Burden of Innocence
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Why don't exonerees get anything from the government? How can I help? Plus information on legislation in your state and links to organizations and resources.

Frequently Asked Questions
How many innocent people have been freed by DNA evidence? Why is it so hard for them to get any compensation from the state? How can I help? ...
Laws Providing Compensation for Wrongful Convictions
Only 17 jurisdictions have laws providing monetary compensation to the wrongfully convicted. Of these, the amount of compensation varies widely, from a maximum of $5,000 under federal law, to an unlimited cap in New York and West Virginia. Here's a state-by-state chart of the existing laws and the number of DNA-exonerated men in each state, plus information on pending state and federal compensation legislation.
Related Links and Readings

Organizations and Resources
The Innocence Project
Founded by Barry Scheck and Peter Neufeld, The Innocence Project is a nonprofit organization dedicated to providing pro bono legal aid to inmates seeking exoneration. Using DNA evidence to challenge convictions, it has helped exonerate more than 100 men and women. The website includes case profiles of 127 exonerated individuals, as well as in-depth coverage of the multiple failures of America's criminal justice system.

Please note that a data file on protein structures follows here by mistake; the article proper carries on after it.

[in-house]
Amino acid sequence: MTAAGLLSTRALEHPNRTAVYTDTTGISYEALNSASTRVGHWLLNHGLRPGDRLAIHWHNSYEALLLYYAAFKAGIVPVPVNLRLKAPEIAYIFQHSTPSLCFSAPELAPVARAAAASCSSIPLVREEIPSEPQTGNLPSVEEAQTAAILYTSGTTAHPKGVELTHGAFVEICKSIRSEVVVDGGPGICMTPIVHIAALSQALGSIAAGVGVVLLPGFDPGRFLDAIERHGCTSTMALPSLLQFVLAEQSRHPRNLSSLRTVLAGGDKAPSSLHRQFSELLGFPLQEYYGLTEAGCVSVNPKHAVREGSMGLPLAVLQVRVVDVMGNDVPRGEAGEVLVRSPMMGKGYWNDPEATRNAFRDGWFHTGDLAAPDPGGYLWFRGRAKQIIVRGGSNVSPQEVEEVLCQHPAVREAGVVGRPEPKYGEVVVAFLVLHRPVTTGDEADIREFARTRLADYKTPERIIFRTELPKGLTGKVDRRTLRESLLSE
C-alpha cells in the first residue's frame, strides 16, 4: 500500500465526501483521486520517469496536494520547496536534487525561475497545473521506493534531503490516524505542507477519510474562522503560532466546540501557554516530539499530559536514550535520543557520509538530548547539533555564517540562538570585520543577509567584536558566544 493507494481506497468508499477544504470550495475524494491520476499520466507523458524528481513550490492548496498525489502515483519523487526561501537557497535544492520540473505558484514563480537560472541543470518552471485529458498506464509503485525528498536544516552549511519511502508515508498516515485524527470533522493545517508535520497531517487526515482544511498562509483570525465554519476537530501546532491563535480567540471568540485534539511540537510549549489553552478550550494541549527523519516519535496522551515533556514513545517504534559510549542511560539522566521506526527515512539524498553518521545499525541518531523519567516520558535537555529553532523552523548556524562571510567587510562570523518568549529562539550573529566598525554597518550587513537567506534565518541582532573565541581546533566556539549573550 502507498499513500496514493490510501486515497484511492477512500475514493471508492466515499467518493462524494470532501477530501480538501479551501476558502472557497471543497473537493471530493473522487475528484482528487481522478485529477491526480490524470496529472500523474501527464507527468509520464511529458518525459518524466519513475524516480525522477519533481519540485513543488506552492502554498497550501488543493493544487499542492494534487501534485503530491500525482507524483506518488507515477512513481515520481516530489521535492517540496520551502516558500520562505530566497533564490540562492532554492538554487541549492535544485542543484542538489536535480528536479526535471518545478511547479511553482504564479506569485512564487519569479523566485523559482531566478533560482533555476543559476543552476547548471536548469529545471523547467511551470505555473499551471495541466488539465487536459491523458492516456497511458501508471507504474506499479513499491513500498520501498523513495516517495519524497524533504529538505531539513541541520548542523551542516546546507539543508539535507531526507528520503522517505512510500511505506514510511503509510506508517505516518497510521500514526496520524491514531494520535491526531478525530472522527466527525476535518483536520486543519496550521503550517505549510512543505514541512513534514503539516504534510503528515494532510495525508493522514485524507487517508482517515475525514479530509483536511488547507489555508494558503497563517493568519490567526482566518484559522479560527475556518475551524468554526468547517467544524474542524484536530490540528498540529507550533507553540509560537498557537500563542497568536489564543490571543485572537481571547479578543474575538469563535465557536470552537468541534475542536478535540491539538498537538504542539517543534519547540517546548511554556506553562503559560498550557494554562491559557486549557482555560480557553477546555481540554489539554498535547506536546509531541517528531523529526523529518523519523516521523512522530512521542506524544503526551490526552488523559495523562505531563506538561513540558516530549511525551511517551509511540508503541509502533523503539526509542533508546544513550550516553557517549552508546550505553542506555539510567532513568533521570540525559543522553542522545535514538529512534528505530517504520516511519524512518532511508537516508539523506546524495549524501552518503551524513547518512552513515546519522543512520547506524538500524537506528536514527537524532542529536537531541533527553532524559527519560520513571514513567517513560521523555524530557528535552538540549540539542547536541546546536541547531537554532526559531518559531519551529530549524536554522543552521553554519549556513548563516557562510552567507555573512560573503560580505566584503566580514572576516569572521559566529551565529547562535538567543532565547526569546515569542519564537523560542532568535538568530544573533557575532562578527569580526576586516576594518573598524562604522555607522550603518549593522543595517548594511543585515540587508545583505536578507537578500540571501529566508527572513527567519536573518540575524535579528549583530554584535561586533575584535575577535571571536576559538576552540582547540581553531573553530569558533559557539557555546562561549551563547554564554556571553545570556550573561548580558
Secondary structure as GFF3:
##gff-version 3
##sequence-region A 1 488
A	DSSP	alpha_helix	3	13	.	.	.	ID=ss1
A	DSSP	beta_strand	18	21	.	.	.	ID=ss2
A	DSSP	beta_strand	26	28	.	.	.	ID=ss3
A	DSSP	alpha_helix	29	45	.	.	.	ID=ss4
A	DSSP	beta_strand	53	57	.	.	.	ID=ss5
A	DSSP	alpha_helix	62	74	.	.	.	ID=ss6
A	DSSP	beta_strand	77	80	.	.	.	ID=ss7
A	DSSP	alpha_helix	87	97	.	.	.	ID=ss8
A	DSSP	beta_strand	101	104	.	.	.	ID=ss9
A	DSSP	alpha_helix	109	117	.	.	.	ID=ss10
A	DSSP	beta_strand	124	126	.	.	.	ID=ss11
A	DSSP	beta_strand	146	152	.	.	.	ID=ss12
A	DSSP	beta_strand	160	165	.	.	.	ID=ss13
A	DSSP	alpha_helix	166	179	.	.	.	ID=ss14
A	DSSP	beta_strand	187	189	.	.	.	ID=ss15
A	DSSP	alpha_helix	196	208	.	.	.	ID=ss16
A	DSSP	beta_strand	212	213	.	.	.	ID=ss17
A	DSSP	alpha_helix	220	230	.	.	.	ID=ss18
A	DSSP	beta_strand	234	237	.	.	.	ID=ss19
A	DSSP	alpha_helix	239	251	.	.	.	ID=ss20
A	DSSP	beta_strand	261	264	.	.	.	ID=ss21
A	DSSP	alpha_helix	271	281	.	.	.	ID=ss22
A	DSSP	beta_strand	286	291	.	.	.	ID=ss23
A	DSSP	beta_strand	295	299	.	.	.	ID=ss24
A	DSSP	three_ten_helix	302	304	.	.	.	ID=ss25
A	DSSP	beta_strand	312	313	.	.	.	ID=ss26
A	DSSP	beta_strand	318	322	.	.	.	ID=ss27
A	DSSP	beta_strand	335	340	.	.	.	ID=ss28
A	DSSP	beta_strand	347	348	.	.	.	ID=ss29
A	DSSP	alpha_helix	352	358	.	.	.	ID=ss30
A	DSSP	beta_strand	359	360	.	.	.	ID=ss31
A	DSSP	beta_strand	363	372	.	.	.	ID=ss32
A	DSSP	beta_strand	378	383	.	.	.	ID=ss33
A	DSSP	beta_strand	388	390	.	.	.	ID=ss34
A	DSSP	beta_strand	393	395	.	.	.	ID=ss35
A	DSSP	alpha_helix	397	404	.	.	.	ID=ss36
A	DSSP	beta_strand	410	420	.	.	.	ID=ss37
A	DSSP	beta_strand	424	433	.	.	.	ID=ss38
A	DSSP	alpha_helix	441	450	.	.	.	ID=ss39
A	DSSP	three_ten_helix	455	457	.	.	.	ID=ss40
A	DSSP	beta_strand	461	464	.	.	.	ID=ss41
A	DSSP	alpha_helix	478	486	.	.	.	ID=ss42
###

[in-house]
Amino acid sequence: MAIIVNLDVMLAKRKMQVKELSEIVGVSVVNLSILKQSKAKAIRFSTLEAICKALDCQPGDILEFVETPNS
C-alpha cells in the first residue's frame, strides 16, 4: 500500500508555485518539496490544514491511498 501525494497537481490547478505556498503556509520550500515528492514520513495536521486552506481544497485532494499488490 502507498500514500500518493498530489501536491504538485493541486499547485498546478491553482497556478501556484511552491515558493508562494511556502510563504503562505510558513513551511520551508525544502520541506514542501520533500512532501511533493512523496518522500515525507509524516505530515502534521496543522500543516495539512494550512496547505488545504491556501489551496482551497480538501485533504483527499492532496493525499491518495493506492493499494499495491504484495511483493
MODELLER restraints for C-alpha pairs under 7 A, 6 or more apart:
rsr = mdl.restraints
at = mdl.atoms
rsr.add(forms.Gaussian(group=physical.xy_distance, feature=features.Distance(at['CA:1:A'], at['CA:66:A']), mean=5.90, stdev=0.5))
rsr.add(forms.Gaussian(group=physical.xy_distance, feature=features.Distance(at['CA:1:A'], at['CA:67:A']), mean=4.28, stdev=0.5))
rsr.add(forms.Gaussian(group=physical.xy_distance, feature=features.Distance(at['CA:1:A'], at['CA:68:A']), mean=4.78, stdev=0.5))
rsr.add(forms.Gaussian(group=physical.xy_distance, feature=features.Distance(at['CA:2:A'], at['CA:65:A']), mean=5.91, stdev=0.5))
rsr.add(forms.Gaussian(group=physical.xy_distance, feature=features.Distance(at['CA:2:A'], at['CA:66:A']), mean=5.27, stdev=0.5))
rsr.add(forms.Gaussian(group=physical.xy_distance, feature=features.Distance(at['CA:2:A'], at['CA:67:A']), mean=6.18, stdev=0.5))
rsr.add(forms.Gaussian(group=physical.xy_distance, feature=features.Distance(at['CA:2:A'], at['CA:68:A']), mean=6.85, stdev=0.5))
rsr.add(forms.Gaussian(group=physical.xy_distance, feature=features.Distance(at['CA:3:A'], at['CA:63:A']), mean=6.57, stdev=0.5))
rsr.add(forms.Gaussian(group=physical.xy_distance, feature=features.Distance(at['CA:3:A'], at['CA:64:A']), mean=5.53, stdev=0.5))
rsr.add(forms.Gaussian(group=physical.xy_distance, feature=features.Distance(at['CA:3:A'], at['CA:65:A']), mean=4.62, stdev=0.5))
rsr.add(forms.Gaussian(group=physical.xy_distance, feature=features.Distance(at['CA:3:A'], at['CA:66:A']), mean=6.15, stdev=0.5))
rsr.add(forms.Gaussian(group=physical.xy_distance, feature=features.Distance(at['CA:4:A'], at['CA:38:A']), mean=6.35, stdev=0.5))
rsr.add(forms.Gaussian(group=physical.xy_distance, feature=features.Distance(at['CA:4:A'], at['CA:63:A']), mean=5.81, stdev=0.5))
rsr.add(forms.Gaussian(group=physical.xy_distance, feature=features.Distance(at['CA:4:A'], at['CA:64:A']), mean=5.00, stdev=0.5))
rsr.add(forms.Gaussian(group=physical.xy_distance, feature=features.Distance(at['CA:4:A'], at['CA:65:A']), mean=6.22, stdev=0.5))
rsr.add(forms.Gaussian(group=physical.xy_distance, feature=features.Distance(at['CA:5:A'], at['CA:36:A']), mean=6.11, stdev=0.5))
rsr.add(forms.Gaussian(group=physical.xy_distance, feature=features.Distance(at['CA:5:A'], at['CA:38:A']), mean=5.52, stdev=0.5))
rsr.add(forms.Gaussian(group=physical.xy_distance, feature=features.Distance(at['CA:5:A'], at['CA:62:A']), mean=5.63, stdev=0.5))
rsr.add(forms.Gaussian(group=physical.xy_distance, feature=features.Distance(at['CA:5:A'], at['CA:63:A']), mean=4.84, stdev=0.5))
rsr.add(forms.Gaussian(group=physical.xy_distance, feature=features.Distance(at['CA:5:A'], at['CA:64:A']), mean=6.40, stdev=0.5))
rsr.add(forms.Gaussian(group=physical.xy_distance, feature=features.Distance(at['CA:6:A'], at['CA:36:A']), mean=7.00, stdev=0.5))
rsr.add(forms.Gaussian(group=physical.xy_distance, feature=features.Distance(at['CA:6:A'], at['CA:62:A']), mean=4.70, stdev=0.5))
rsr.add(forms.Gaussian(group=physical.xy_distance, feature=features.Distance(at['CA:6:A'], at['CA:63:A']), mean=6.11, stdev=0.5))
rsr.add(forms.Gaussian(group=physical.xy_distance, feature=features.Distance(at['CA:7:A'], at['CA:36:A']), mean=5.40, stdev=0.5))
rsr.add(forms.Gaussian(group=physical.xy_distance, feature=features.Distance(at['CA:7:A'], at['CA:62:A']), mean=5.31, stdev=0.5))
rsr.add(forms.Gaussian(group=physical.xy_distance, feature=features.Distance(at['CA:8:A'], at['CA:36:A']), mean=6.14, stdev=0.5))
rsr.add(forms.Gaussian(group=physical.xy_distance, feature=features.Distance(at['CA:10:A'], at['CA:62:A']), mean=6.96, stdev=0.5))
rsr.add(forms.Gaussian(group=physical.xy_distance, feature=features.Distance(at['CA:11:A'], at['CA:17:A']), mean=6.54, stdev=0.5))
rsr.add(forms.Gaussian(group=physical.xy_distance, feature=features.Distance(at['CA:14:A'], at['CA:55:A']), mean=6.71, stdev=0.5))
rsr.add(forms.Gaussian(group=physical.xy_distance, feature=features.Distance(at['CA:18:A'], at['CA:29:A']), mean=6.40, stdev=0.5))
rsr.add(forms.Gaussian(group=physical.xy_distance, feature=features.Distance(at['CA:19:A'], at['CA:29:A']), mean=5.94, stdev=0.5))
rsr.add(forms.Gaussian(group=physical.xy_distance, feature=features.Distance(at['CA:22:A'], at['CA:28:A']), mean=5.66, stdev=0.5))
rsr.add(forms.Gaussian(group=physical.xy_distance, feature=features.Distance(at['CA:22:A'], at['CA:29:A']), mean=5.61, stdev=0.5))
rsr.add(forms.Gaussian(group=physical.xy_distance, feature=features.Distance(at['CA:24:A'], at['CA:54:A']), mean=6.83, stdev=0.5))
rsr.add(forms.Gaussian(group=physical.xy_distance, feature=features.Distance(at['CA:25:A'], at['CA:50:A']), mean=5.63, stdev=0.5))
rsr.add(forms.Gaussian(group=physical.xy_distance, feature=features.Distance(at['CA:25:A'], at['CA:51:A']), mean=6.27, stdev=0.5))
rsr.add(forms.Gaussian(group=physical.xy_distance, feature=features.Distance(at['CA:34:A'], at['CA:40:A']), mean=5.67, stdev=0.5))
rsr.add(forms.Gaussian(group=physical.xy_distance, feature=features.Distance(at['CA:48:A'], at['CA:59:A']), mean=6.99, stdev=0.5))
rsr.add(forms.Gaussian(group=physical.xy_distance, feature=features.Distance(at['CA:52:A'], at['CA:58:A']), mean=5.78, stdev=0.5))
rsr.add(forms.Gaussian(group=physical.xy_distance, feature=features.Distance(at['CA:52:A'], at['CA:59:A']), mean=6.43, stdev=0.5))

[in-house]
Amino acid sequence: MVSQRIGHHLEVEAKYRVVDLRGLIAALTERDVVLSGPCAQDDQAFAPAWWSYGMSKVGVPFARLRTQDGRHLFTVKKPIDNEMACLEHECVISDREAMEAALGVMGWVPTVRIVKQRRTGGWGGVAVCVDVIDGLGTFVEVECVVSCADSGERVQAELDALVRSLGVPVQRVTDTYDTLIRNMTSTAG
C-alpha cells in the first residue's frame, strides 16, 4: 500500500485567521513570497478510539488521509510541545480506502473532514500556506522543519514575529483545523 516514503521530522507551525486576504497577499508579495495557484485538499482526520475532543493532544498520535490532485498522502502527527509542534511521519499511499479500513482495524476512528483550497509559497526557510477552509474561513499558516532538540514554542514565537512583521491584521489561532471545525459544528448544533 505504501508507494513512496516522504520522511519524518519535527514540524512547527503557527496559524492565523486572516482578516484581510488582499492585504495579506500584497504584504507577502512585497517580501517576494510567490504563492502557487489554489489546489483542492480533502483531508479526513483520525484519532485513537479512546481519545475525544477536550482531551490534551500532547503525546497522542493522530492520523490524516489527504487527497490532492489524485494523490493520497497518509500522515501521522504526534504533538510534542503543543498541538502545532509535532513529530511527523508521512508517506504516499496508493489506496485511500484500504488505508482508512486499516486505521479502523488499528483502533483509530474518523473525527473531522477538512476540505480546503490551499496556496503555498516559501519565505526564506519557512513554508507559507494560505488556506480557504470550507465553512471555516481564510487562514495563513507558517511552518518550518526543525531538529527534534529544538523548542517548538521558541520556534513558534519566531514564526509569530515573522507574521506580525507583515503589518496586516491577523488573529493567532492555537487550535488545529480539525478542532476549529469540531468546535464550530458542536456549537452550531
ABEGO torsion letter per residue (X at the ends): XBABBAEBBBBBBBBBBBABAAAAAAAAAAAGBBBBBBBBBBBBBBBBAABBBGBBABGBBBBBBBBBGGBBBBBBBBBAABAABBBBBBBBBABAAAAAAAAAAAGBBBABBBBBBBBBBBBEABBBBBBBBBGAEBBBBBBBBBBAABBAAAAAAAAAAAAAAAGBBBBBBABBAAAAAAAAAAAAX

Center on Wrongful Convictions
The website for Northwestern University's Center on Wrongful Convictions includes in-depth profiles of dozens of wrongfully accused men and women. It also includes a full-length book (PDF format), co-authored by the center's executive director. Titled A Promise of Justice, the book chronicles the 18-year fight to free four innocent men.
Campaign for Criminal Justice Reform
The Campaign for Criminal Justice Reform, an initiative of the nonprofit Justice Project, is a national movement focused on addressing flaws in the American justice system. Its website features profiles of individuals who have been wrongfully convicted and includes background on the Innocence Protection Act, which would guarantee prisoners access to DNA testing.
The After Prison Initiative
Background on the Open Society Institute's program to support successful reentry and reintegration of people returning from prison.
Articles and Stories
"No Easy Windfalls for Exonerated"
"Exonerated convicts rarely get state help as a matter of course," writes Gary Young in this December 2002 article from National Law Journal. "Alberto B. Lopez, law professor at Northern Kentucky University, recently wrote an article in the Georgia Law Review bemoaning the lack of compensation for exonerated convicts. He titled the article '$10 and a Denim Jacket,' because that's what Louisiana gave to Michael Ray Graham Jr. when he was released last year after serving 14 years on death row." (Posted on Law.com, Dec. 12, 2002)
"Reflections of the Wrongly Convicted"
"Do not get me wrong," writes Neil Miller, one of the men profiled in "Burden of Innocence," in this article from New England Law Review. "I am very, very, very happy to be out. I am happy to be back with my brother-in-law, my sister, my nieces and nephews, and even a few friends. But even though I am delighted to be back with them, I am not happy. I feel like I am homeless. I am home, but I am not really home, because I do not really know where home is." (New England Law Review, Spring 2001)